On this Wednesday, Google released an update to its Chrome web browser and addresses five vulnerabilities in the application: one of them rated Critical and four others at High-risk.
The Chrome 57.0.2987.133 was released for Mac, Windows, and Linux users just a few weeks after the version 57 of browser made it to the market. In addition to bringing these functionality improvements, the previous browser release included the CSS Grid Layout availability, along with patches for almost 36 vulnerabilities.
The critical level bug resolved in this new update is after free vulnerability in the printing. Tracked as CVE-2017-5055, this issue was discovered by Wadih Matar, who got a $9,337 bounty for the finding, according to the Google’s advisory.
Coming to rest, first of the four High-risk flaws fixed in this release is a Heap buffer overflow in V8, discovered by Nicolas Trippar from Zimperium zLabs and was awarded a $3000 bounty. Another was a Bad cast in Blink, found by JeongHoon Shin and was awarded $1000.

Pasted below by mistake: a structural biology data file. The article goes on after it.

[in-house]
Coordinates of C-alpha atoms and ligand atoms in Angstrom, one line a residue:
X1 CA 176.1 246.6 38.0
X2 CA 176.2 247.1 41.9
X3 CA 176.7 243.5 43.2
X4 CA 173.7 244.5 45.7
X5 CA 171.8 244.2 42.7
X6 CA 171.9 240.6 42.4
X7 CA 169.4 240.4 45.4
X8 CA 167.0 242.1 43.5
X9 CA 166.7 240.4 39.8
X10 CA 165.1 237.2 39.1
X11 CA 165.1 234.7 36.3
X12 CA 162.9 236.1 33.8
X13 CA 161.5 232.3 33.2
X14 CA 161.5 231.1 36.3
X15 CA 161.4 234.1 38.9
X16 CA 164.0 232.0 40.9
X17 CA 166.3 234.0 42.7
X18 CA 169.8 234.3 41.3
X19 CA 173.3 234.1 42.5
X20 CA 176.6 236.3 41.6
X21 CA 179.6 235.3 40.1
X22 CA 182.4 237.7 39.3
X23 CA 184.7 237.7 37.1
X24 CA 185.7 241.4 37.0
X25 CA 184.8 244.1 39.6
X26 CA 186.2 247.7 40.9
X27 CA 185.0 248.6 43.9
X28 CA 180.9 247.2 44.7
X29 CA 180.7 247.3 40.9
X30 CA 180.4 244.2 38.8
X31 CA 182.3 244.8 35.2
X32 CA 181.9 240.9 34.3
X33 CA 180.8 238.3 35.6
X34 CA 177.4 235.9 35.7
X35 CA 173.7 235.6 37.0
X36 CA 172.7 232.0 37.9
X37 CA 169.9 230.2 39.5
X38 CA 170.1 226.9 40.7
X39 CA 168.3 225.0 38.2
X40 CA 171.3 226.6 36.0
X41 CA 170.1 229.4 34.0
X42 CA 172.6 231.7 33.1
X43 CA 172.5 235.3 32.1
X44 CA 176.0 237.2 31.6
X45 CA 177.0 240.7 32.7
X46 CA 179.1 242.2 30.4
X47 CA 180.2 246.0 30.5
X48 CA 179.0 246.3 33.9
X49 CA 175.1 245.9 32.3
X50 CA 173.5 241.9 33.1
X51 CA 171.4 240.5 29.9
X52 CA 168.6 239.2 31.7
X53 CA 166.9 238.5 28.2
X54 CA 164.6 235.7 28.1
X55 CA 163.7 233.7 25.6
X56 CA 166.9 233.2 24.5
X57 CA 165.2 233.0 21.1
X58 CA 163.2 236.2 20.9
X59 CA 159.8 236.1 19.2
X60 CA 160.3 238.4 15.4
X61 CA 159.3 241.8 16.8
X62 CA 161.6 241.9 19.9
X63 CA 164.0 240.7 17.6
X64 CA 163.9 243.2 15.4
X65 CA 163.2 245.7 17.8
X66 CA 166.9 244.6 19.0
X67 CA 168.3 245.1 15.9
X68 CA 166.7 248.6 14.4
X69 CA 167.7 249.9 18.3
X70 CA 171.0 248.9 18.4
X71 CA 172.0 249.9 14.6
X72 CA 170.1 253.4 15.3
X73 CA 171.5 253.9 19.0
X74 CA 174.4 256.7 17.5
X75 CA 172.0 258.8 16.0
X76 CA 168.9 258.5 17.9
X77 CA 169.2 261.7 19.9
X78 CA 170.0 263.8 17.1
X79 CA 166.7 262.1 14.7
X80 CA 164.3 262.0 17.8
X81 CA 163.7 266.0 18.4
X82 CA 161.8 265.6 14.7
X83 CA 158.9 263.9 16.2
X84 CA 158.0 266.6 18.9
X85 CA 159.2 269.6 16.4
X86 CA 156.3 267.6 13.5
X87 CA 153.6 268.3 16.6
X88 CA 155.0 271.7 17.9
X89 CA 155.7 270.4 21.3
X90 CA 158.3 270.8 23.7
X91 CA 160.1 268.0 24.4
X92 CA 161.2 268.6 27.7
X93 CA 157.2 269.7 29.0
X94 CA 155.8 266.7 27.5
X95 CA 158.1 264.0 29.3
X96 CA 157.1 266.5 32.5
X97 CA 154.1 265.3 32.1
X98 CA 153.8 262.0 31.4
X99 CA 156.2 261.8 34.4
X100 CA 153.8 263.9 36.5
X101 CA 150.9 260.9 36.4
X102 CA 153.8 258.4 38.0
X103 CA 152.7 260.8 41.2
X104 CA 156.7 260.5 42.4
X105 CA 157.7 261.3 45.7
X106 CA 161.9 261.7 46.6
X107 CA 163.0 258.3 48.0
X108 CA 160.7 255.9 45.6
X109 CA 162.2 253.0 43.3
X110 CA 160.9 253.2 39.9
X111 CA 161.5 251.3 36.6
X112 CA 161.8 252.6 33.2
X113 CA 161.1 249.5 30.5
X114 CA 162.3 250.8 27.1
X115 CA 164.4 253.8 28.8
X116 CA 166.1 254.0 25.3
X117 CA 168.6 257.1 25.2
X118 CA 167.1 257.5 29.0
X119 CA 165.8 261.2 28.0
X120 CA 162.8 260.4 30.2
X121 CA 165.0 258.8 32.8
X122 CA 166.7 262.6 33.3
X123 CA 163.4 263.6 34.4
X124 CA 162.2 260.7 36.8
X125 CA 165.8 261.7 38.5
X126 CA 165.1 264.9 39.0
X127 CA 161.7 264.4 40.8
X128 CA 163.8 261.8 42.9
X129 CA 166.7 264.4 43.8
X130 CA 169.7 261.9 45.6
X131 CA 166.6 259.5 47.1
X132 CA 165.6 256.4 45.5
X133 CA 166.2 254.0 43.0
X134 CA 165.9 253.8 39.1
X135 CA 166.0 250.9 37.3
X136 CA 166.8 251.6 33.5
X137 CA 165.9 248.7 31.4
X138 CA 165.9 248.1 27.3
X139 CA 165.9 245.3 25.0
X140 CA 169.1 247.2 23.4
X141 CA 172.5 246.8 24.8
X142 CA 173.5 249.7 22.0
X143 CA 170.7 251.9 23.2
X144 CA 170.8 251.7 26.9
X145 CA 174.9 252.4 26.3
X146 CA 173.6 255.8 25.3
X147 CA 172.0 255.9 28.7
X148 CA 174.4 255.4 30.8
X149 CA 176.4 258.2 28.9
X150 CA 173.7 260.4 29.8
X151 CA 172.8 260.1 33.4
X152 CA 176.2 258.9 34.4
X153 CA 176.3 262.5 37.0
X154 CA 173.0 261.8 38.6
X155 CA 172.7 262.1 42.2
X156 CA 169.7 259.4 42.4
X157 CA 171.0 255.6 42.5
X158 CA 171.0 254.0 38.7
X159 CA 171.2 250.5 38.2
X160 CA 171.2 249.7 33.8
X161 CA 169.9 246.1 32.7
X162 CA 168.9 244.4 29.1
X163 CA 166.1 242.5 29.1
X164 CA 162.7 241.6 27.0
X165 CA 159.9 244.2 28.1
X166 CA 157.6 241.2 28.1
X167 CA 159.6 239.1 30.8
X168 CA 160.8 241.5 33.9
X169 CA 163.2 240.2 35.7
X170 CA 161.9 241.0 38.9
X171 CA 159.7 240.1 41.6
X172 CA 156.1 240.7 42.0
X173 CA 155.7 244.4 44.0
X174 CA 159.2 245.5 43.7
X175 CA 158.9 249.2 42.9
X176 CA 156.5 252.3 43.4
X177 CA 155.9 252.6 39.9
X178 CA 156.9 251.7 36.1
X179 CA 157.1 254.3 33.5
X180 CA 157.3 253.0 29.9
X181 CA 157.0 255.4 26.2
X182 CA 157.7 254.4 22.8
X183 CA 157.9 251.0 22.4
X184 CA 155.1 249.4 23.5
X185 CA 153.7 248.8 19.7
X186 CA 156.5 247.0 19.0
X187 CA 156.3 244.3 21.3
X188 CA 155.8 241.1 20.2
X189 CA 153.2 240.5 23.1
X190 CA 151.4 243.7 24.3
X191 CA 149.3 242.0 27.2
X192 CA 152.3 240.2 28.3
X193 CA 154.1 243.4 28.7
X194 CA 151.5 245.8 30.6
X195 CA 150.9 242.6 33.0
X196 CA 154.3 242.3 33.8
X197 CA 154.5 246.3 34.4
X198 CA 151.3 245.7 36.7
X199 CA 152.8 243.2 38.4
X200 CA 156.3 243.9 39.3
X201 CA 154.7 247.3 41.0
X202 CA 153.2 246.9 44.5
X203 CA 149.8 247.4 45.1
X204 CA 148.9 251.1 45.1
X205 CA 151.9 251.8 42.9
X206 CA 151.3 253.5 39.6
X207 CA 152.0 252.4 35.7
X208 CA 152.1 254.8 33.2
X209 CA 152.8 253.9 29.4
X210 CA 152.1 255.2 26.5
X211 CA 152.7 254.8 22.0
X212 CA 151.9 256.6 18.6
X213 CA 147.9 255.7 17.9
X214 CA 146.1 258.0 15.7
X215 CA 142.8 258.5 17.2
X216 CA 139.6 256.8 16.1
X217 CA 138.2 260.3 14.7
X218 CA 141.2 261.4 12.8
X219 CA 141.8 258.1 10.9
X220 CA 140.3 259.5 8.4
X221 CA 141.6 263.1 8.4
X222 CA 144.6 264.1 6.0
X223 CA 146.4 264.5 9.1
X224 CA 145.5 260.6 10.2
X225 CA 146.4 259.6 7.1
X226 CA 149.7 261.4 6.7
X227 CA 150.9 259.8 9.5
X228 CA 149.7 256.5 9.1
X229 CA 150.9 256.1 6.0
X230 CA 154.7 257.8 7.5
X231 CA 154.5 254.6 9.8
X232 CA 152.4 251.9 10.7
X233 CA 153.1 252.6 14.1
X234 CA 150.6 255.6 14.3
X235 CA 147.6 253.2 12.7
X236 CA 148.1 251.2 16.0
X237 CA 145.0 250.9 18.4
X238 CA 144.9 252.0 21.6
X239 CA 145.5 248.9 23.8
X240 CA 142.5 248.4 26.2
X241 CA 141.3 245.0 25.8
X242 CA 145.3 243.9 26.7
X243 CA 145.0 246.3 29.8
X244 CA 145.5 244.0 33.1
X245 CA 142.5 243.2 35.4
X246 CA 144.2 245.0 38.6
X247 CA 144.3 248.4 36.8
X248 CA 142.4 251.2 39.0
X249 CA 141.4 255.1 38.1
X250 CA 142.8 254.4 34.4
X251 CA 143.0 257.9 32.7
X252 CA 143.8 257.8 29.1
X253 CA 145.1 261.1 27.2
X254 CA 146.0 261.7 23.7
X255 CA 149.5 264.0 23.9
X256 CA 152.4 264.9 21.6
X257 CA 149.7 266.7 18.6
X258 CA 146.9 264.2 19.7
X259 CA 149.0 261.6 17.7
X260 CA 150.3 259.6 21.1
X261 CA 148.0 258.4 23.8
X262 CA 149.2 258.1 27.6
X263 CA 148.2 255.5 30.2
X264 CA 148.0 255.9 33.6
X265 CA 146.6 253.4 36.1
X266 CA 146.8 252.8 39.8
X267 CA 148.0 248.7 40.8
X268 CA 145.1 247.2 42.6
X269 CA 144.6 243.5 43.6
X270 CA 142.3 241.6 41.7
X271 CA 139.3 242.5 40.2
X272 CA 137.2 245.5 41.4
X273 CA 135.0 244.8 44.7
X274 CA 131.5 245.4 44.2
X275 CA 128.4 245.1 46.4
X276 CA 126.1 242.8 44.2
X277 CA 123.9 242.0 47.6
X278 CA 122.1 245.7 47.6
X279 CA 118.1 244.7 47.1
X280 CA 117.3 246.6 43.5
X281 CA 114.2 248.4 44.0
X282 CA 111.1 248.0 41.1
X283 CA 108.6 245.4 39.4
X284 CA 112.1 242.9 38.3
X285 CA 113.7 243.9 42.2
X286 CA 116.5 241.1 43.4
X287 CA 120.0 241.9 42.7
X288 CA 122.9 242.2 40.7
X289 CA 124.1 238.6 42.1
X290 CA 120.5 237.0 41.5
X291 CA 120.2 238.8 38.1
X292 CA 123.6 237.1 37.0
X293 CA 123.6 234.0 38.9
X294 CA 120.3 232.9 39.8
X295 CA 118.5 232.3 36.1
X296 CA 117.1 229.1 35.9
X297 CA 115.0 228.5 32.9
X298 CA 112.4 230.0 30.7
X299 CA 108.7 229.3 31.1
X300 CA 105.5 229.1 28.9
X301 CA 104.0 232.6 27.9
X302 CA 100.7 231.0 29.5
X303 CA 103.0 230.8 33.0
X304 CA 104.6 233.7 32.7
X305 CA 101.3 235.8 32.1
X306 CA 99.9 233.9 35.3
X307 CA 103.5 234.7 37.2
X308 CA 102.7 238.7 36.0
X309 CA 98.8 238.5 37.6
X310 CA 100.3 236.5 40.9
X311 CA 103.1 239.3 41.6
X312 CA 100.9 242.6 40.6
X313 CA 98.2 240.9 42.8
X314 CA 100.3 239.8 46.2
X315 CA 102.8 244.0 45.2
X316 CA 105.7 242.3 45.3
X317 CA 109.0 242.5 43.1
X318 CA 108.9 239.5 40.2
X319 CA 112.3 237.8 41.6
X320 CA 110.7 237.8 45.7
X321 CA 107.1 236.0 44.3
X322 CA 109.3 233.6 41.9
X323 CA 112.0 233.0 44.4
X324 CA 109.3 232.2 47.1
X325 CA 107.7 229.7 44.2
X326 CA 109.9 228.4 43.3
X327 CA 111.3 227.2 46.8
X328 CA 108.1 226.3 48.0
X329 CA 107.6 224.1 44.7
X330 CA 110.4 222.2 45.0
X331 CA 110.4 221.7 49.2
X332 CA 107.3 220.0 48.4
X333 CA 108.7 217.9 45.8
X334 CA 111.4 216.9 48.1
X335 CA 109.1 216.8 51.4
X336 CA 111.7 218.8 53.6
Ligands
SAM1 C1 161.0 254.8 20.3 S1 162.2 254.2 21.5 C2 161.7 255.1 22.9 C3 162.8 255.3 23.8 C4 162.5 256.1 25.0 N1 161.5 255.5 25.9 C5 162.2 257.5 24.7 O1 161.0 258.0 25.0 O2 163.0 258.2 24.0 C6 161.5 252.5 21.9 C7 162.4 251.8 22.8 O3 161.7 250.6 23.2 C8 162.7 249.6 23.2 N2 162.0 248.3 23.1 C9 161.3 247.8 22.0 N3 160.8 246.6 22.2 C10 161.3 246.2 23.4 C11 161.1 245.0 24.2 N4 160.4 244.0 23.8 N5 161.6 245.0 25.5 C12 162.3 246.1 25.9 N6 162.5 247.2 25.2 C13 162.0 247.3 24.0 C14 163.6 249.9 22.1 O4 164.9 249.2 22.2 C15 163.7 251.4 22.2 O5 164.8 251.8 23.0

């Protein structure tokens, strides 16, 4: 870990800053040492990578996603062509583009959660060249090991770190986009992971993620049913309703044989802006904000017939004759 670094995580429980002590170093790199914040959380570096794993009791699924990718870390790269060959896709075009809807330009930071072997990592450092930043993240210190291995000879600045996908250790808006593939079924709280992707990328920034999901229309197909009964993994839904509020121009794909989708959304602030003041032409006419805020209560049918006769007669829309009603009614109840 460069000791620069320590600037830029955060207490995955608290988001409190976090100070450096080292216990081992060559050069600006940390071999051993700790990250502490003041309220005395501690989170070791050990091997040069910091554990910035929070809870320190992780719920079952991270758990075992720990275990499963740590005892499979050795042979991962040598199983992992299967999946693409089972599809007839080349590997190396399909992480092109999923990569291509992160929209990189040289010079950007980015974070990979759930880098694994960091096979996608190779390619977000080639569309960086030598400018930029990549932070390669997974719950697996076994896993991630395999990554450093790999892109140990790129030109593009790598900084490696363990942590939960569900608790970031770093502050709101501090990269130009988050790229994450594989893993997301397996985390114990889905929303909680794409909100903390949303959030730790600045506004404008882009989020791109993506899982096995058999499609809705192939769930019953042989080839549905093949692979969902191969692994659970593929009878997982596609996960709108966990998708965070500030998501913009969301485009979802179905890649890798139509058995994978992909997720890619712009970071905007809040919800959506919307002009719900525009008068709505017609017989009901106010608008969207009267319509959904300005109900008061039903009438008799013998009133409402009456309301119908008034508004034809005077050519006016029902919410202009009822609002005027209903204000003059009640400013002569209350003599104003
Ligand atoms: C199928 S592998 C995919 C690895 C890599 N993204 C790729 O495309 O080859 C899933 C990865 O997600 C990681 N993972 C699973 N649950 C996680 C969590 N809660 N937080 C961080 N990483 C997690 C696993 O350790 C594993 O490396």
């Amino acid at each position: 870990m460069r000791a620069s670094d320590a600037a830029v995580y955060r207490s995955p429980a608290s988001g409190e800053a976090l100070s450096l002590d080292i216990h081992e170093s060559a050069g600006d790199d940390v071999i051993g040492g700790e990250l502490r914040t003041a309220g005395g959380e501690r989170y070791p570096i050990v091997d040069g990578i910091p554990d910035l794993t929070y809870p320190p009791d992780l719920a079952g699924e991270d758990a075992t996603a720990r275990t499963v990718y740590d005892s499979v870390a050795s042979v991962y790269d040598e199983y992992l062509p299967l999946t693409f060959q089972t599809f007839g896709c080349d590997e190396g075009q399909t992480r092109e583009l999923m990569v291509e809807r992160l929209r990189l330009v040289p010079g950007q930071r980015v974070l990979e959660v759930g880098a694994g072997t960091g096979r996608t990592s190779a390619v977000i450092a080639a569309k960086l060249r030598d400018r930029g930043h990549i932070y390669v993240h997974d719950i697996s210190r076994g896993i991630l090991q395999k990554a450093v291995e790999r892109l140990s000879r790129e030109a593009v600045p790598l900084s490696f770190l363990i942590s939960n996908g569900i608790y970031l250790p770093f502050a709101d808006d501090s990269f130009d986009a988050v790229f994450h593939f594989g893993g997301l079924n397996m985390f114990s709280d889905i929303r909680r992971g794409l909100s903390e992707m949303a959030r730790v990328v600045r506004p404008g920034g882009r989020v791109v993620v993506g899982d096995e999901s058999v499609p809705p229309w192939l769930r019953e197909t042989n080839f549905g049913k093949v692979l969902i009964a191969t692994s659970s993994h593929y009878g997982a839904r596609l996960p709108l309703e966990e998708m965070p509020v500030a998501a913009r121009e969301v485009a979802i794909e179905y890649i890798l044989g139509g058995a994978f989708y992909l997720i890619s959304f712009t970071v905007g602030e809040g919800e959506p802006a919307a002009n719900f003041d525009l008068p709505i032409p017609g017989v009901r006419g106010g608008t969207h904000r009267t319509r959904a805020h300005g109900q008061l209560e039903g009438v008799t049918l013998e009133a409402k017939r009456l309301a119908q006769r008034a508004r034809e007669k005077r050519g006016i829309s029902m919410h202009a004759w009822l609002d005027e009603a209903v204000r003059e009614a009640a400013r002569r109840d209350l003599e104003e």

The later two flaws included a Use after free in the Blink (CVE-2017-5056), discovered by a researcher who choose to remain anonymous, and an Out of bounds memory access in the V8 (CVE-2017-5053), found by the Team Sniper (Keen Lab and PC Mgr) and reported through the ZDI (ZDI-CAN-4587). Google did not reveal the bounties paid for these last two issues.
A new version of the Chrome for Android (57.0.2987.132) is now available this week to address a High-risk Use after a free vulnerability in Blink (CVE-2017-5056).
In late January, Google released Chrome 56 in the stable channel to resolve 51 vulnerabilities in the browser. Roughly two weeks later, the Internet giant announced that Gmail was dropping support for Chrome version 53 and below, hitting Windows XP and Vista users hard (Chrome 49 was the last browser iteration released for these platforms).